The Good Guys and the Bad Guys

Synopsis: Marshal Flagg, an aging lawman about to be retired, hears that his old nemesis, the outlaw McKaye, is back in the area and planning a robbery. Riding out to hunt down McKaye, Flagg is captured by McKaye's gang and finds out that McKaye is no longer the leader of the gang, but is considered just an aging relic by the new leader, a youngster named Waco. Waco orders Mackaye to shoot Flagg, and when Mackaye refuses Waco abandons both of them. Flagg then takes Mackaye back to town only to find out that he has been "retired", and when he sees how clueless and incompetent the new marshal and the city fathers are, he persuades Mackaye that it is up to the two of them to stop Waco and his gang from ravaging the town.
Genre: Comedy, Western
Director(s): Burt Kennedy
Production: Warner Bros.
 
IMDB:
6.2
Rotten Tomatoes:
20%
M
Year:
1969
91 min
6 Views

Right you are, Mrs. Peters.

It's a civic disgrace. The work of the devil.

Don't worry, Ed.

The house will be open right after election.

Good. Good. Good.

Oh, good.

Come on, Howard.

So long, Charley.

Dirty thing.

Take your hands off me!

Bye. No hard feelings anymore.

Goodbye!

Bye.

This is for you, Jim, for being

the nicest marshal we've ever known.

All right, girls, let's hear it for the marshal.

- Hip, hip, hooray! Hip, hip, hooray!

- Hip, hip, hooray! Hip, hip, hooray!

- Hip, hip, hooray!

- Hip, hip, hooray!

Well, back to the office.

Public servant's work is never done.

- Mayor.

- Yes?

Oh, Flagg. Good morning.

Gonna need about 20 men.

Volunteers for a posse.

- Posse? Did you say posse, Jim Boy?

- That's right.

You have them

bring their guns and ammunition,

meet me over at the courthouse,

and I'll get them sworn in and we'II...

Wait a minute, Jim. Now wait.

What is all this posse talk?

You know that train that's due Saturday

with the money for the new bank?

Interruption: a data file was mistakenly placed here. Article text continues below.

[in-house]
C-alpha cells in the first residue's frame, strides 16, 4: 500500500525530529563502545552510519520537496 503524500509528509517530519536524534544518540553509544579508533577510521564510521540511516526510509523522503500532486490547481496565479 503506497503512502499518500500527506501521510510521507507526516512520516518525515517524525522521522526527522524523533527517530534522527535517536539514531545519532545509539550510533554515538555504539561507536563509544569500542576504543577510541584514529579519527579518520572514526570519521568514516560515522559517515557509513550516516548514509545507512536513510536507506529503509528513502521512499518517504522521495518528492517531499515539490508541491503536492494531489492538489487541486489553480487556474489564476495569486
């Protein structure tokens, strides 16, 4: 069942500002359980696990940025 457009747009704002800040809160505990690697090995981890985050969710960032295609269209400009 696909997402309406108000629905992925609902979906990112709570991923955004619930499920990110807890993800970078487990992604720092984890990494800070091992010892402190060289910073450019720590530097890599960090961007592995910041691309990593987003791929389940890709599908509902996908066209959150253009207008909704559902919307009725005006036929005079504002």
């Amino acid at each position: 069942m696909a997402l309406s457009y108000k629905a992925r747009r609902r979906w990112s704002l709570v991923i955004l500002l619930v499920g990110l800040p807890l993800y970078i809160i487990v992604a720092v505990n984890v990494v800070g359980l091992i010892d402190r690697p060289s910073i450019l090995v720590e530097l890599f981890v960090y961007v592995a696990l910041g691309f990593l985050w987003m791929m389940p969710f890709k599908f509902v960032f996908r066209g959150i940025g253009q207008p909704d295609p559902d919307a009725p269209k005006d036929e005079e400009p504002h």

- Yes.

- Well, I think there's gonna be a holdup.

- Holdup?

- That's impossible.

John McKay has been seen in the territory.

And who the hell is John McKay?

Who the hell is John McKay?

For your information,

Mayor Wilker and Deputy Boyle,

John McKay is one of the most wanted

outlaws in the country.

Oh, you mean Big John McKay,

that old-time train robber.

- That's right.

- Sure, I remember now.

I read about him in the pulp books.

He used to be pretty famous

around the time

the James boys was cutting up.

The James boys?

Ye gods, that's over 20 years ago!

Yeah, but wasn't he killed,

somewhere down in Texas?

Well, if he was,

I wouldn't be standing here

saying he's planning a holdup,

now would I, Mr. Boyle?

Yeah, but the book said that...

I don't give a damn what the book said,

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Ronald M. Cohen

Ronald M. Cohen (December 23, 1939, Chicago, Illinois – April 21, 1998, Los Angeles, California) was a US American screen writer and film producer. His screenwriting career started in the 1960s and he studied Film at New York University. His screenwriting career encompassed Blue (1968 film), the 1977 film Twilight's Last Gleaming and the 1984 TV series Call to Glory. In 1977 he wrote a script for the movie adaption of Lothar-Günther Buchheims novel Das Boot, but it was rejected by Buchheim. For his screenwriting for the Series American Dream he was nominated for an Emmy in 1981. His last finished work was the screenwriting for the successful 1997 TV film Last Stand at Saber River starring Tom Selleck. He was in a relationship with actress Julie Adams. more…

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Submitted on August 05, 2018

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